David: It's inevitable. Short term… maybe (broadcasters) can litigate, lobby, twist some district judge to put the brakes on. But the ones willing to stick in the fight will eventually win. (Companies and regulators should) do what is right. What benefits the public.
A lot of content owners we have online are unable to get on the air. We have a mixed bag of content (owners, creators), have 6,500 affiliates including Lenovo, Intel, and other big companies. You can't stop innovation, technology, and the will of the market.
Having said that, I also got the sense at FCC that there was definitely an agenda. There may be some back room politics going on. Maybe Time Warner Cable or Comcast are (pressing) the issue.
FierceOnlineVideo: Do you think Comcast and Time Warner Cable--even as they prepare to merge into a mega-entity--see OTT services like FilmOn as competitors?
David: Yes, definitely yes. I do see that. We're different, we're an MVPD. The definition of what we are is an MVPD. We are in keeping with the times, and the times is social media, social TV, interactive content, linear content, VOD … We're all that under one roof.
FierceOnlineVideo: A lot of online video's growth and innovation has been driven by consumer demand. Can FilmOn keep up with that?
David: We're a very small company, 100 people. We're very nimble. We have a great content aggregation team. In 2009 I licensed the entire Paramount library… that turned out to be a financial disaster, which I learned from. I spent millions promoting it. At the time, DRM policies were forced on us by the studios.
As a result of the (current) litigation and the refusal of networks to deal with us … desperation is the mother of invention. That has probably helped shape the platform and its intricacies. We have an affiliate program, you can log on and create automatically your own branded version of FilmOn. You can share in ad revenues of the platform.
We created a great affiliate system originally intended to partner with cable systems. Going to (operators) like Cablevision and cable shows, people (in that industry) are not prepared to move with the times. So we turned to the consumers. We have over 6,500 affiliates today.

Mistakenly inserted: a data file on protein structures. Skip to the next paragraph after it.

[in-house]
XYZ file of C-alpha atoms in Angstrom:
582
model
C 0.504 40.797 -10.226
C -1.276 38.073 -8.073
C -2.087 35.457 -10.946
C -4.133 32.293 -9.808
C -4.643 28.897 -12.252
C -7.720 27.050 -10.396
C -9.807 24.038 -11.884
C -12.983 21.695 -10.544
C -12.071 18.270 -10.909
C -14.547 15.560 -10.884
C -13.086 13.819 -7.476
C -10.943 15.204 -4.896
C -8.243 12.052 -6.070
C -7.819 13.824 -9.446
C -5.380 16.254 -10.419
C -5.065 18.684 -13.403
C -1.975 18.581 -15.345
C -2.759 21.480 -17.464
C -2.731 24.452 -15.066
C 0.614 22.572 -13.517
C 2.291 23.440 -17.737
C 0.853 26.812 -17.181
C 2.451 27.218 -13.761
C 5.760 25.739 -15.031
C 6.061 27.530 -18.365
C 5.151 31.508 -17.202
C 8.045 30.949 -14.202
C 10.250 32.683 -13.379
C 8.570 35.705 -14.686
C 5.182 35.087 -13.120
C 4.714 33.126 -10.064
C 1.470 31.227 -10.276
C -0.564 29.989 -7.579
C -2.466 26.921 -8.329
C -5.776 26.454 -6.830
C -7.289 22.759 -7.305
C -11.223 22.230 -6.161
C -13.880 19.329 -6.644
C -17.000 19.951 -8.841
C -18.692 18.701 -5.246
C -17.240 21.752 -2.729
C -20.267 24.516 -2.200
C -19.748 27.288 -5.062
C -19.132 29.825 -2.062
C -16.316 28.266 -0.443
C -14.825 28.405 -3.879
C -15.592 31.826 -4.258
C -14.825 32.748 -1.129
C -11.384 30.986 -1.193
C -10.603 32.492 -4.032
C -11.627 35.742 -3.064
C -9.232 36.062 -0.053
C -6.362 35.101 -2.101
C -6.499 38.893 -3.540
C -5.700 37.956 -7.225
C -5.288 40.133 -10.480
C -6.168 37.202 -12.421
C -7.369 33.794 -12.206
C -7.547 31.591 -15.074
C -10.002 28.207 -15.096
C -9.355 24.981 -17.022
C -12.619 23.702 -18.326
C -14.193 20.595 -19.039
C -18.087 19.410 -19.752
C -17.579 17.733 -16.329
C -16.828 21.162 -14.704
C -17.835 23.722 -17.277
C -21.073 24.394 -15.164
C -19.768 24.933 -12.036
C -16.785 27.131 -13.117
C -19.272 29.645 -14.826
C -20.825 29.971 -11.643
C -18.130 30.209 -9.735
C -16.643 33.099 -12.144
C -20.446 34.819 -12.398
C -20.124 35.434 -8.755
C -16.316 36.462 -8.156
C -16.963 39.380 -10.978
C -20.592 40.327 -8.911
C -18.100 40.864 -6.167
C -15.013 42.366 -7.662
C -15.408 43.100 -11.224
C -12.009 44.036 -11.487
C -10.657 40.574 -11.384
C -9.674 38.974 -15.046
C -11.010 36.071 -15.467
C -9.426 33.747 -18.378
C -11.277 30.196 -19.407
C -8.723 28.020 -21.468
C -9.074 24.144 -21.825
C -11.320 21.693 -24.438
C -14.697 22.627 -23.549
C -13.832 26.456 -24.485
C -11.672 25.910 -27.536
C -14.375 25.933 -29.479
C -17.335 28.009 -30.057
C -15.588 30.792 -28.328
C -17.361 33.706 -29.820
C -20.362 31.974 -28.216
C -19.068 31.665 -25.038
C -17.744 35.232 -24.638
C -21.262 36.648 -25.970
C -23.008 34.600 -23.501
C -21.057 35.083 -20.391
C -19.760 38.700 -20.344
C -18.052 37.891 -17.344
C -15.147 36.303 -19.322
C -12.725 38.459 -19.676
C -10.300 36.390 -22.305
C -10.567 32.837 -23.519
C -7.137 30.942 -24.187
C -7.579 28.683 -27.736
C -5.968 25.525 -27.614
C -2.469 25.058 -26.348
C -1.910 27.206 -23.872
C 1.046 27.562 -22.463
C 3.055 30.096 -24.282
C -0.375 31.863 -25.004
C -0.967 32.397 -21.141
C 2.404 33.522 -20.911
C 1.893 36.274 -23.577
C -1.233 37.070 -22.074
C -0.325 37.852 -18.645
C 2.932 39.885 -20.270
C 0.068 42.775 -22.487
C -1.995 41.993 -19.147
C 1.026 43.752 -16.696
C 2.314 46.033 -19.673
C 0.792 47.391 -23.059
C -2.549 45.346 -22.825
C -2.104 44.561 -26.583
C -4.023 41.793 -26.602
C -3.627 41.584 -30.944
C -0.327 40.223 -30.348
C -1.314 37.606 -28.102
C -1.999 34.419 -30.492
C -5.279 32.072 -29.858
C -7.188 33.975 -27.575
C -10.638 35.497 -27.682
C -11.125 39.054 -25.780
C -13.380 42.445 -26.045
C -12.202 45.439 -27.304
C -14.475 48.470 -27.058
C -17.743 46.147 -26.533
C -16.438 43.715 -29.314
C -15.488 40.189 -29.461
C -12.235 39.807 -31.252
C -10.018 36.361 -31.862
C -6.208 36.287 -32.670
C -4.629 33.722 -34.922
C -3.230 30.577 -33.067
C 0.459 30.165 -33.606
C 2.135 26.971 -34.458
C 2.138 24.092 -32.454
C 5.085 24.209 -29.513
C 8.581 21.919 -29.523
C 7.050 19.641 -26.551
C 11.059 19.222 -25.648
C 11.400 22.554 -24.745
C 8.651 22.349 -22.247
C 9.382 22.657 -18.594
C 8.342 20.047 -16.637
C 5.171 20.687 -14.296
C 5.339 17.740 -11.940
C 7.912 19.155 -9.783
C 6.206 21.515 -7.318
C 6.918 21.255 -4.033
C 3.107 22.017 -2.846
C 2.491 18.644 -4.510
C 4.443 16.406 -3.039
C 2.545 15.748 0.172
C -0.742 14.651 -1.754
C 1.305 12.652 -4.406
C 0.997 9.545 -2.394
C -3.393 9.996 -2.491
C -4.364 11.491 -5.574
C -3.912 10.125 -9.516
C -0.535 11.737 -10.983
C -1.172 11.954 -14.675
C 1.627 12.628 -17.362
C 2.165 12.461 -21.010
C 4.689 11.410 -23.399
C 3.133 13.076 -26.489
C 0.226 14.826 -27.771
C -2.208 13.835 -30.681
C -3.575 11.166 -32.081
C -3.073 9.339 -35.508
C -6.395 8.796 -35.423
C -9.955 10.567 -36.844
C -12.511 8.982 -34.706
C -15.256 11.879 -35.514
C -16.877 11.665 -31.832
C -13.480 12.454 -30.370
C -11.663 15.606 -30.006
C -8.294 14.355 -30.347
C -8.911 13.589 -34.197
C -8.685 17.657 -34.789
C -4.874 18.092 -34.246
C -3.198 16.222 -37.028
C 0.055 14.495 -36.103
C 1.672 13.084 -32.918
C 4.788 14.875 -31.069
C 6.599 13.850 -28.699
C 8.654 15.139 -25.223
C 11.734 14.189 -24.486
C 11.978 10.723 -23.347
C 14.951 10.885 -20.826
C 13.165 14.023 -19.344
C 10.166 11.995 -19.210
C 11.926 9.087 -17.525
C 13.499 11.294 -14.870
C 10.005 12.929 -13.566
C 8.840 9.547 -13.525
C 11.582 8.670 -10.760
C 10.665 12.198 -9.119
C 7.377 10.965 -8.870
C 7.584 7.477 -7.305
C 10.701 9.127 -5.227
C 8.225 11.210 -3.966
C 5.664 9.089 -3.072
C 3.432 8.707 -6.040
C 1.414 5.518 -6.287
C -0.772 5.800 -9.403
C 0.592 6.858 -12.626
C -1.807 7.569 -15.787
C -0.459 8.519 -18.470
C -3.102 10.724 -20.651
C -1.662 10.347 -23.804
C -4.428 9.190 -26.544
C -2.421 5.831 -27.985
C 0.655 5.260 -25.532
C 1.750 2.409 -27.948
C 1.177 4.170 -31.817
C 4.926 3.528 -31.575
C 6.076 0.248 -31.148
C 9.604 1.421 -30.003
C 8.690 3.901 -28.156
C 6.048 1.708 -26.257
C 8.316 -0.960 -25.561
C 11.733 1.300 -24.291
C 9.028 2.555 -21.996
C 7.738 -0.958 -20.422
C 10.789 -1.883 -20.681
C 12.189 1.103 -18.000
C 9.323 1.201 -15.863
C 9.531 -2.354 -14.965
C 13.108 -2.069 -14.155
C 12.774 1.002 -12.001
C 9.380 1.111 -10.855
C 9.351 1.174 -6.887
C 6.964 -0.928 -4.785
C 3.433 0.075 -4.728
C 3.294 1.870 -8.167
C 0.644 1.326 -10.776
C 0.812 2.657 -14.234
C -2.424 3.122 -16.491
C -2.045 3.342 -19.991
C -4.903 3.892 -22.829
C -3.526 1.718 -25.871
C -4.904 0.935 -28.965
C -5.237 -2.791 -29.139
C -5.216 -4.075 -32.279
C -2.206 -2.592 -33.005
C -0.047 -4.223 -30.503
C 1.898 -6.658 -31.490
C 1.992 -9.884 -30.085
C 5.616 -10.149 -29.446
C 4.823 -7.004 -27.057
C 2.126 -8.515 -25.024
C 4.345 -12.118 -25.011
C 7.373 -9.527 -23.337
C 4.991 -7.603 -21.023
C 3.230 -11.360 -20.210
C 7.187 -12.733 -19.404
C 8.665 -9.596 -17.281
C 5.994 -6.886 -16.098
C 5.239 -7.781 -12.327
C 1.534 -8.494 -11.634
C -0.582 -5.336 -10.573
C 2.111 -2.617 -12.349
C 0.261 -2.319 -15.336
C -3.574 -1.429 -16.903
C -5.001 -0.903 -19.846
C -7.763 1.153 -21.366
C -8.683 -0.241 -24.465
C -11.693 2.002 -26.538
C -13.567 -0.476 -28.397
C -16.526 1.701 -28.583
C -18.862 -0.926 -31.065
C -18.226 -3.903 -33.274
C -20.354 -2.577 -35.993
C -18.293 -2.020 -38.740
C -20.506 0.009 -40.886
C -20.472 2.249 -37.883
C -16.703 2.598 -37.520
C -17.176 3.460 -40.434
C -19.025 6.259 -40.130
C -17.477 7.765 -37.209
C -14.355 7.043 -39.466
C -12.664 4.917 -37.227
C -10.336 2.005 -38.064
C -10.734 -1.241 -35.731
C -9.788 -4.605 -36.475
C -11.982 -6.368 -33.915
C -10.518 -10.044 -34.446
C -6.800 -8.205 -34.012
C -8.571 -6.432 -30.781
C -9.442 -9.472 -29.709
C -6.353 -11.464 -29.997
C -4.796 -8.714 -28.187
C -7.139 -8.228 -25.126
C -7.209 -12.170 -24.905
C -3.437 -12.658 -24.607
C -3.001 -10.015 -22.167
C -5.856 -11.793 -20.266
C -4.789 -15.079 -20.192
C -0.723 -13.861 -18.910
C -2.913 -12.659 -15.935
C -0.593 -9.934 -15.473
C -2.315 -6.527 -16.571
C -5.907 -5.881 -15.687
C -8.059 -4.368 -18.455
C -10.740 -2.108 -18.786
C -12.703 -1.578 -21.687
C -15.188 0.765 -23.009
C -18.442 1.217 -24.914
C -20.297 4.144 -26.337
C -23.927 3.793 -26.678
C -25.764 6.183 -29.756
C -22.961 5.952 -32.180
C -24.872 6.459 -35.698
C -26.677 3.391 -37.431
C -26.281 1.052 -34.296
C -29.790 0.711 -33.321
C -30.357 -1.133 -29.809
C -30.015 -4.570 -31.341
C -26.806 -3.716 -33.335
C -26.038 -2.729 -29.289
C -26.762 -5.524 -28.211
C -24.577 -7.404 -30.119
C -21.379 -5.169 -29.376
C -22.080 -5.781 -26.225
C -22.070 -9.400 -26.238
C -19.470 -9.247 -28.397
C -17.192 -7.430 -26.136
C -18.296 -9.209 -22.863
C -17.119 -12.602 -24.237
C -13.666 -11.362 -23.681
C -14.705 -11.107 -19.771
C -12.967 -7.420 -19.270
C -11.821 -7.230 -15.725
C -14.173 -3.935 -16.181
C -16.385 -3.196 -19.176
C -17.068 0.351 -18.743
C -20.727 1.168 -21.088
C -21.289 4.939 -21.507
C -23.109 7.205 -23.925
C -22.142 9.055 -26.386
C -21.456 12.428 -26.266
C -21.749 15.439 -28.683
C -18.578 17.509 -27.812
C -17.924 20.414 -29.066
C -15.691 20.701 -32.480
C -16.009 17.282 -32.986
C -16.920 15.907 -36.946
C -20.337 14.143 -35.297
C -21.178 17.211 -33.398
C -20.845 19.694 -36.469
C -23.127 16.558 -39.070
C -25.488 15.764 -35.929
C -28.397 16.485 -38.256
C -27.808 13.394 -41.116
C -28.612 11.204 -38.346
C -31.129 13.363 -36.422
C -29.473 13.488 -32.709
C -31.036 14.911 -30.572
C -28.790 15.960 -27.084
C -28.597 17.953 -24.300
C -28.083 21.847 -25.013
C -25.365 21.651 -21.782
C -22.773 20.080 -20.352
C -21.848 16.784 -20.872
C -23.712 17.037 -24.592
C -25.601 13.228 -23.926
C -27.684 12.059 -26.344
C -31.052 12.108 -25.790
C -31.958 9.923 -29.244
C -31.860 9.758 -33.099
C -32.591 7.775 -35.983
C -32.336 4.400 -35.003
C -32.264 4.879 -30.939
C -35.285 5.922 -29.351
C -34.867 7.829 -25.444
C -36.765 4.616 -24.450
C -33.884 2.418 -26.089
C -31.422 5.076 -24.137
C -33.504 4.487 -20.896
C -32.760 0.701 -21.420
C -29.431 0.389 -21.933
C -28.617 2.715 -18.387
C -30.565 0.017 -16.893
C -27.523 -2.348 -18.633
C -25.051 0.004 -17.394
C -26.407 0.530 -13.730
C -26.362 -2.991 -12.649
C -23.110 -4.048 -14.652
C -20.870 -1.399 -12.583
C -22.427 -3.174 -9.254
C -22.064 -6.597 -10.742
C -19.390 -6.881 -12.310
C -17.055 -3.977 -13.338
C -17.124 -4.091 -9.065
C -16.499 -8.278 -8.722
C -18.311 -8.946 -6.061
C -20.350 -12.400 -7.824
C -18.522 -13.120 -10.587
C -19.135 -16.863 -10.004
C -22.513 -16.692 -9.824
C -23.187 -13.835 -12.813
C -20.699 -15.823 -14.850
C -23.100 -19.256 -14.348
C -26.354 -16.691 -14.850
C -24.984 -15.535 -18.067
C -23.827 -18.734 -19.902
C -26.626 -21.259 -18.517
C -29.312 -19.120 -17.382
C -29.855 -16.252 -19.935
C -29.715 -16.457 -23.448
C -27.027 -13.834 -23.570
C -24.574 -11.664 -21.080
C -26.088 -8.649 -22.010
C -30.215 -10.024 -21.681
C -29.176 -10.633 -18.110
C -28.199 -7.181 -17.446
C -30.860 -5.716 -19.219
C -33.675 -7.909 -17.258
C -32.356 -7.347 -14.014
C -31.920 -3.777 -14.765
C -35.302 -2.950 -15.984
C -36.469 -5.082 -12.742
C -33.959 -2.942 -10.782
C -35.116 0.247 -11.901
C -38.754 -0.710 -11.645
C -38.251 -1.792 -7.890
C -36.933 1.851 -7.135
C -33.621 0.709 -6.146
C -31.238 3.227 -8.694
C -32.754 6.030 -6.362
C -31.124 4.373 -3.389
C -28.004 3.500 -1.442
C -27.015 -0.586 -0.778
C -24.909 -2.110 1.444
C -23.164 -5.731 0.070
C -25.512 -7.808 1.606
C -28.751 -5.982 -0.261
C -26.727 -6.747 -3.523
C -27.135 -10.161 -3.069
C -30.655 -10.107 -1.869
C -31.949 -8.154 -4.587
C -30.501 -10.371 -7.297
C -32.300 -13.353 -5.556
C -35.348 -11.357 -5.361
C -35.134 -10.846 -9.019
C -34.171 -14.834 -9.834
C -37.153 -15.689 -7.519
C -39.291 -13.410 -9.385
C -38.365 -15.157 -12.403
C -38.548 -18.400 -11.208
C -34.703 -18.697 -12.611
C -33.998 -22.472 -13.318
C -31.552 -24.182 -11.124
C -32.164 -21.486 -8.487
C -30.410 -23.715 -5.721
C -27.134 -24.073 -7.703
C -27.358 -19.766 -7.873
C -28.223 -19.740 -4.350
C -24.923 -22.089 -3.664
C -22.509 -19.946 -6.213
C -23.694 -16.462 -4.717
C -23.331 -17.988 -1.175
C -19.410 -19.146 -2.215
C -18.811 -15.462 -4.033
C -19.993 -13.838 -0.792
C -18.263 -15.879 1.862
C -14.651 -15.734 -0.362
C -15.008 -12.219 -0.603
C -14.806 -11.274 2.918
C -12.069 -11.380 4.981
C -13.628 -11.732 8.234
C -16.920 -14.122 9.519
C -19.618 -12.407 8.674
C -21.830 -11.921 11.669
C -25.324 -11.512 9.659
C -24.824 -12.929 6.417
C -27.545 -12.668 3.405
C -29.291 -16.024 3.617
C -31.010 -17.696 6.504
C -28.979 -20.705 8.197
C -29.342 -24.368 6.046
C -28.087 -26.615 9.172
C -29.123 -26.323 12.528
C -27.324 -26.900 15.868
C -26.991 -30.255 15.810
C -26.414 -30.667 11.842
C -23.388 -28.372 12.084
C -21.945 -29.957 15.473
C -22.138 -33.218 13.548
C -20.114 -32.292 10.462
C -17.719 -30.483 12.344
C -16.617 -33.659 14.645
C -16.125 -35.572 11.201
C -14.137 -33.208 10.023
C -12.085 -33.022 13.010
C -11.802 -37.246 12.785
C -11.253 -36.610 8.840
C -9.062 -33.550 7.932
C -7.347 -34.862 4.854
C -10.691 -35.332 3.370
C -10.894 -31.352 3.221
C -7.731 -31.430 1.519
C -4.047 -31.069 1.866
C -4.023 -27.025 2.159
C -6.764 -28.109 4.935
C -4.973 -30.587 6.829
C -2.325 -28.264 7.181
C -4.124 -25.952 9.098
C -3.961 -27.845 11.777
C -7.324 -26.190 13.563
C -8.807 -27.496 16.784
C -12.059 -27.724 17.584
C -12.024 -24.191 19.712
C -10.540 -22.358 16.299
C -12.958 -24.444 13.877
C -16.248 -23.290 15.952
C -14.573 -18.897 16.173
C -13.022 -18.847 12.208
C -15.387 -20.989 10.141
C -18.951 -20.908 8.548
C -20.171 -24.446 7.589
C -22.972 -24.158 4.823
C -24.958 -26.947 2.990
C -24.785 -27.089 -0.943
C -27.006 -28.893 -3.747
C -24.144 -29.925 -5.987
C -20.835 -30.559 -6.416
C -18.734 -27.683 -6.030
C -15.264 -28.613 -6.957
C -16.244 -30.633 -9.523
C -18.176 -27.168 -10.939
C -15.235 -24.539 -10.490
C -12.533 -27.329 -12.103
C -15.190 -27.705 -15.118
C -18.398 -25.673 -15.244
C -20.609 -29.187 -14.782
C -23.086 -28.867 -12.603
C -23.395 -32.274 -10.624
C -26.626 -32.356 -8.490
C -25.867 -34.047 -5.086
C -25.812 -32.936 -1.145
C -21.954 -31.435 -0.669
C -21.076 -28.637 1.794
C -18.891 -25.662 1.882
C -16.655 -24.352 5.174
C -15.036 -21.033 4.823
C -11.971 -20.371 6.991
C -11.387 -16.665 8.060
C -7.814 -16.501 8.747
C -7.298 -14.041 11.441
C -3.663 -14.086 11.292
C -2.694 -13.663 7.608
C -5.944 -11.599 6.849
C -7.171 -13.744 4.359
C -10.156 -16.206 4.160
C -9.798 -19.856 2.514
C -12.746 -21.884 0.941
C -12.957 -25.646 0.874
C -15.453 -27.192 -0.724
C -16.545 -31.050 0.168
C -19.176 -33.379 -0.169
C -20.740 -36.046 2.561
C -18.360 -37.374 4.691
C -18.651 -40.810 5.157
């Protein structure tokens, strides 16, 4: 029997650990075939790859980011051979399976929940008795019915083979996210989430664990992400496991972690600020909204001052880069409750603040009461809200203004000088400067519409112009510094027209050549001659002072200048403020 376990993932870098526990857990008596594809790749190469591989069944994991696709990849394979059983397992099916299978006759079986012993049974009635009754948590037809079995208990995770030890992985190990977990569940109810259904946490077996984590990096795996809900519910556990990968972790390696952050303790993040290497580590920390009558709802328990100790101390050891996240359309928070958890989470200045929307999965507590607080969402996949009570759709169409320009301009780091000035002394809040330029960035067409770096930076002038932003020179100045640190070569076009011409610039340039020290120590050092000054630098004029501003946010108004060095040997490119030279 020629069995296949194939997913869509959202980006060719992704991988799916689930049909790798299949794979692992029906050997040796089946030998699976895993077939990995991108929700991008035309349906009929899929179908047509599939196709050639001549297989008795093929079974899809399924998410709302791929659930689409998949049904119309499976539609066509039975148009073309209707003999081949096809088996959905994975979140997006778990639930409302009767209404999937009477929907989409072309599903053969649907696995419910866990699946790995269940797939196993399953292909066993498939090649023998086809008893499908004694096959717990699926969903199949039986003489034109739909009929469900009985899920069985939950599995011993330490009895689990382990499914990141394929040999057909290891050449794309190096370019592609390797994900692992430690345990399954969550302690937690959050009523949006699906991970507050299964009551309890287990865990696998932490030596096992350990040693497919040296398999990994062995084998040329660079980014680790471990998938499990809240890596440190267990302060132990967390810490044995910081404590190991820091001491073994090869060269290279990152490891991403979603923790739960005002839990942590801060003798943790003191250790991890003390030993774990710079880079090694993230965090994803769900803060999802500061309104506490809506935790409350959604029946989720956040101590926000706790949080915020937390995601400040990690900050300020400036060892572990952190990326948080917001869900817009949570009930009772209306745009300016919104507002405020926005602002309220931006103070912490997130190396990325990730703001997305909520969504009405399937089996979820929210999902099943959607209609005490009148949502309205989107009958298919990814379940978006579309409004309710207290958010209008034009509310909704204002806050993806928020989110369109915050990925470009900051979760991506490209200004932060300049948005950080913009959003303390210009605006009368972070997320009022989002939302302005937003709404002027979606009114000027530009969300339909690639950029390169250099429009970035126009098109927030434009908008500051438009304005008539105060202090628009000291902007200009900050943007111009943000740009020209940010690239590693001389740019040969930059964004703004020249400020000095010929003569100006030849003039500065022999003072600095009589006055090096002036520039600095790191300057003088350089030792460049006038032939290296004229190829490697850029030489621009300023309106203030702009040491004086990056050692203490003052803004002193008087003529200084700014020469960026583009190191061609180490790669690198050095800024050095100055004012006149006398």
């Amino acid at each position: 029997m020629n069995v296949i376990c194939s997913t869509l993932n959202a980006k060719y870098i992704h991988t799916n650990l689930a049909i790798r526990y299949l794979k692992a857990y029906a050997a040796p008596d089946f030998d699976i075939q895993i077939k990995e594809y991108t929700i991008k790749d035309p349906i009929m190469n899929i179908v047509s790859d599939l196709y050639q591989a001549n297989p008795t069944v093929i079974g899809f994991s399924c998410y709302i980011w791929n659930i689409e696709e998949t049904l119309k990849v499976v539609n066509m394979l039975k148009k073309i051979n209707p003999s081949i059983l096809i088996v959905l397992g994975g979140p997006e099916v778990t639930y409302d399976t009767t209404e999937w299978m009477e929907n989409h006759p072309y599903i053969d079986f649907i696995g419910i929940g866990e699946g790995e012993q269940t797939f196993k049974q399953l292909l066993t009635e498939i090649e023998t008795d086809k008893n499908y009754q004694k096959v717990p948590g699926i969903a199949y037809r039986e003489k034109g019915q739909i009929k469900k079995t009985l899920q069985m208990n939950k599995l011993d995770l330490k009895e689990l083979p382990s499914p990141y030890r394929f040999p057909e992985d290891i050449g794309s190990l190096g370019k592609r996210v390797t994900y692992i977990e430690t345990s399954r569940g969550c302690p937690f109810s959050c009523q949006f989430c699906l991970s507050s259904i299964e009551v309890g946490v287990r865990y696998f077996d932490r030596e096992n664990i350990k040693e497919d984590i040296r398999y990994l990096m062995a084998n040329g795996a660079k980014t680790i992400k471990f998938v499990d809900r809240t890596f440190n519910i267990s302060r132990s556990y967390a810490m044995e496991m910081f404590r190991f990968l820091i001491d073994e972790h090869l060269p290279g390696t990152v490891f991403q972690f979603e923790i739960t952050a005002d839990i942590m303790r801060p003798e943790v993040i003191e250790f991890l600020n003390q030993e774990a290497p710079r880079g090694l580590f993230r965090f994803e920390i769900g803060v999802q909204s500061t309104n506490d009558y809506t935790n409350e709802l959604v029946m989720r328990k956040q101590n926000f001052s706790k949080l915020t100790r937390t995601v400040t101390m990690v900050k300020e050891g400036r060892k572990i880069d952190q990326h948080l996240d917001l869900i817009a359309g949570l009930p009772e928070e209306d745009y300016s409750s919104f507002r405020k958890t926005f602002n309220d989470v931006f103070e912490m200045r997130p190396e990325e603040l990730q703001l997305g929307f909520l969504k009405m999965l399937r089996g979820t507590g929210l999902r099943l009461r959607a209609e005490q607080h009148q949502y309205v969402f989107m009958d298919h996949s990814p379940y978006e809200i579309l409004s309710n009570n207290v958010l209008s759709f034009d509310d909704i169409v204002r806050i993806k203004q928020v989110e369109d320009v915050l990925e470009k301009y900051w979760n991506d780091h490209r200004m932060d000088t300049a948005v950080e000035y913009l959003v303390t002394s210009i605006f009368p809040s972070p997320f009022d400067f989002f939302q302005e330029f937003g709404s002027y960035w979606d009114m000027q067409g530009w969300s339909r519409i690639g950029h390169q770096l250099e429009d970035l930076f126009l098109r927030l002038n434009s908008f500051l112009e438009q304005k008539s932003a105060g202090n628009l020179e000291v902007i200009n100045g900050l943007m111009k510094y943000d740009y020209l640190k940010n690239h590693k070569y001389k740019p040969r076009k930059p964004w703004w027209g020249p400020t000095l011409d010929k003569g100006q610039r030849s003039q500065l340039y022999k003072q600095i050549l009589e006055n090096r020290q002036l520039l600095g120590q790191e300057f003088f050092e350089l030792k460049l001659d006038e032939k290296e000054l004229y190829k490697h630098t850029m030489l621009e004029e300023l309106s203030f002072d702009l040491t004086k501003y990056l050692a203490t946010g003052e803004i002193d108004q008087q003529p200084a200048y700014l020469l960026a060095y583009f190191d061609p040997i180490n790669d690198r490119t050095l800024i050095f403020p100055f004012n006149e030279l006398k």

We're very rich in content. We're very big in Europe and the Middle East. We're also our own CDN so, should net neutrality fall away we'll be able to deliver our (service).
FierceOnlineVideo: With that established content and ad revenue base, why go after the same local TV market as Aereo?
David: Less than 5 percent in the U.S. of our revenues could be attributed to local TV (currently). The reason why is … when an audience member, a viewer comes on the site, they expect their local station to be on there. It feels Mickey Mouse-ish if you don't offer them that. From a consumer and product standpoint, it's very important.
Our audience is primarily 18-40, not over 50, which is the traditional local TV demographic. It's the icing on the cake to what we do.
FierceOnlineVideo: Aereo announced that it's shuttering its Boston office and laying off most of its remaining employees. Can you comment on that?
David: Aereo's business model exists solely on local TV. There isn't enough money there for that. There really isn't. The numbers … of subscribers they have is really pitiful.
People are not watching that (broadcast) content most of the time. That's the big monster in the closet that people are scared of releasing, is the transparency of the numbers. That's the value of the Nielsen data. It's the currency … everybody knows the king has no clothes, and everybody's complicit.
Again, it's inevitable. If we're not here, somebody else will pick up the mantle of change and it will happen.